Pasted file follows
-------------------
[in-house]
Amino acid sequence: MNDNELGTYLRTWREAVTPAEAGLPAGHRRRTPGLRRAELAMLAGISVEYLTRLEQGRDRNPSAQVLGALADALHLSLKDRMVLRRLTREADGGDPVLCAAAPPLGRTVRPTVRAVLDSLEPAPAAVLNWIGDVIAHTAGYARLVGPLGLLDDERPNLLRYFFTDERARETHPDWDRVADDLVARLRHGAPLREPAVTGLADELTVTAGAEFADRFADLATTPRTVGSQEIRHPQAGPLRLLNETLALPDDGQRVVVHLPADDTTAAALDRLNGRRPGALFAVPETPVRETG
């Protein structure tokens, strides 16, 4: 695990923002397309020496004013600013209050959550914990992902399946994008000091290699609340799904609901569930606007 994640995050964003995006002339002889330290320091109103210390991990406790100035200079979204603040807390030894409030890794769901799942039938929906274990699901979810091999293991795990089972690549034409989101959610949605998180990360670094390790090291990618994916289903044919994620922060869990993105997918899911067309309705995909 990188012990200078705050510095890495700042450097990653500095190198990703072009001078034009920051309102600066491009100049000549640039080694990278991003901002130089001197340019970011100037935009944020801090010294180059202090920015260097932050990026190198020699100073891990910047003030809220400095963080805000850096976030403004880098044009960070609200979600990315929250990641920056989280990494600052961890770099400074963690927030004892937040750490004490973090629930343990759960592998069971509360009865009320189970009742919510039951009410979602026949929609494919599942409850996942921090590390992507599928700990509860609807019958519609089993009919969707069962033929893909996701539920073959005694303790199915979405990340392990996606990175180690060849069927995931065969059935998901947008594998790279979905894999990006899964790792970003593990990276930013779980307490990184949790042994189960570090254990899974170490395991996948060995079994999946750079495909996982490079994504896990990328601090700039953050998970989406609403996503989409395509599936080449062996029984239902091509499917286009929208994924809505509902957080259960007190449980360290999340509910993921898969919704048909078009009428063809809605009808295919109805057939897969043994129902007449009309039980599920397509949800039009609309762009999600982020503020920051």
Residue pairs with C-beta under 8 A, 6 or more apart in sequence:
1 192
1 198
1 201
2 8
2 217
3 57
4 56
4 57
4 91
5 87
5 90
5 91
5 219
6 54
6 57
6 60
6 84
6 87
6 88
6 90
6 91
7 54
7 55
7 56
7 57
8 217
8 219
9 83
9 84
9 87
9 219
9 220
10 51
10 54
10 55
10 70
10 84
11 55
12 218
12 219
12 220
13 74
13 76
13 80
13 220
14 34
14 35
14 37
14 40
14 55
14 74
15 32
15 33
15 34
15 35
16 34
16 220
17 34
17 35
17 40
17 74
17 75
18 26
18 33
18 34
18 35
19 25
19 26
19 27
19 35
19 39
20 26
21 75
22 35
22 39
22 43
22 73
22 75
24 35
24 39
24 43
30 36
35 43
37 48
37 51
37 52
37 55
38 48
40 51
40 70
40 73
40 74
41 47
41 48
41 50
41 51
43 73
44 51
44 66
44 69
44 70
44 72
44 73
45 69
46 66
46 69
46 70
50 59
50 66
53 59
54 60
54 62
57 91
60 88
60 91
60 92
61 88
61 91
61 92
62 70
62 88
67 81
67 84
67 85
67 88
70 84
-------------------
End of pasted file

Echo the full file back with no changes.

[in-house]
Amino acid sequence: MNDNELGTYLRTWREAVTPAEAGLPAGHRRRTPGLRRAELAMLAGISVEYLTRLEQGRDRNPSAQVLGALADALHLSLKDRMVLRRLTREADGGDPVLCAAAPPLGRTVRPTVRAVLDSLEPAPAAVLNWIGDVIAHTAGYARLVGPLGLLDDERPNLLRYFFTDERARETHPDWDRVADDLVARLRHGAPLREPAVTGLADELTVTAGAEFADRFADLATTPRTVGSQEIRHPQAGPLRLLNETLALPDDGQRVVVHLPADDTTAAALDRLNGRRPGALFAVPETPVRETG
């Protein structure tokens, strides 16, 4: 695990923002397309020496004013600013209050959550914990992902399946994008000091290699609340799904609901569930606007 994640995050964003995006002339002889330290320091109103210390991990406790100035200079979204603040807390030894409030890794769901799942039938929906274990699901979810091999293991795990089972690549034409989101959610949605998180990360670094390790090291990618994916289903044919994620922060869990993105997918899911067309309705995909 990188012990200078705050510095890495700042450097990653500095190198990703072009001078034009920051309102600066491009100049000549640039080694990278991003901002130089001197340019970011100037935009944020801090010294180059202090920015260097932050990026190198020699100073891990910047003030809220400095963080805000850096976030403004880098044009960070609200979600990315929250990641920056989280990494600052961890770099400074963690927030004892937040750490004490973090629930343990759960592998069971509360009865009320189970009742919510039951009410979602026949929609494919599942409850996942921090590390992507599928700990509860609807019958519609089993009919969707069962033929893909996701539920073959005694303790199915979405990340392990996606990175180690060849069927995931065969059935998901947008594998790279979905894999990006899964790792970003593990990276930013779980307490990184949790042994189960570090254990899974170490395991996948060995079994999946750079495909996982490079994504896990990328601090700039953050998970989406609403996503989409395509599936080449062996029984239902091509499917286009929208994924809505509902957080259960007190449980360290999340509910993921898969919704048909078009009428063809809605009808295919109805057939897969043994129902007449009309039980599920397509949800039009609309762009999600982020503020920051």
Residue pairs with C-beta under 8 A, 6 or more apart in sequence:
1 192
1 198
1 201
2 8
2 217
3 57
4 56
4 57
4 91
5 87
5 90
5 91
5 219
6 54
6 57
6 60
6 84
6 87
6 88
6 90
6 91
7 54
7 55
7 56
7 57
8 217
8 219
9 83
9 84
9 87
9 219
9 220
10 51
10 54
10 55
10 70
10 84
11 55
12 218
12 219
12 220
13 74
13 76
13 80
13 220
14 34
14 35
14 37
14 40
14 55
14 74
15 32
15 33
15 34
15 35
16 34
16 220
17 34
17 35
17 40
17 74
17 75
18 26
18 33
18 34
18 35
19 25
19 26
19 27
19 35
19 39
20 26
21 75
22 35
22 39
22 43
22 73
22 75
24 35
24 39
24 43
30 36
35 43
37 48
37 51
37 52
37 55
38 48
40 51
40 70
40 73
40 74
41 47
41 48
41 50
41 51
43 73
44 51
44 66
44 69
44 70
44 72
44 73
45 69
46 66
46 69
46 70
50 59
50 66
53 59
54 60
54 62
57 91
60 88
60 91
60 92
61 88
61 91
61 92
62 70
62 88
67 81
67 84
67 85
67 88
70 84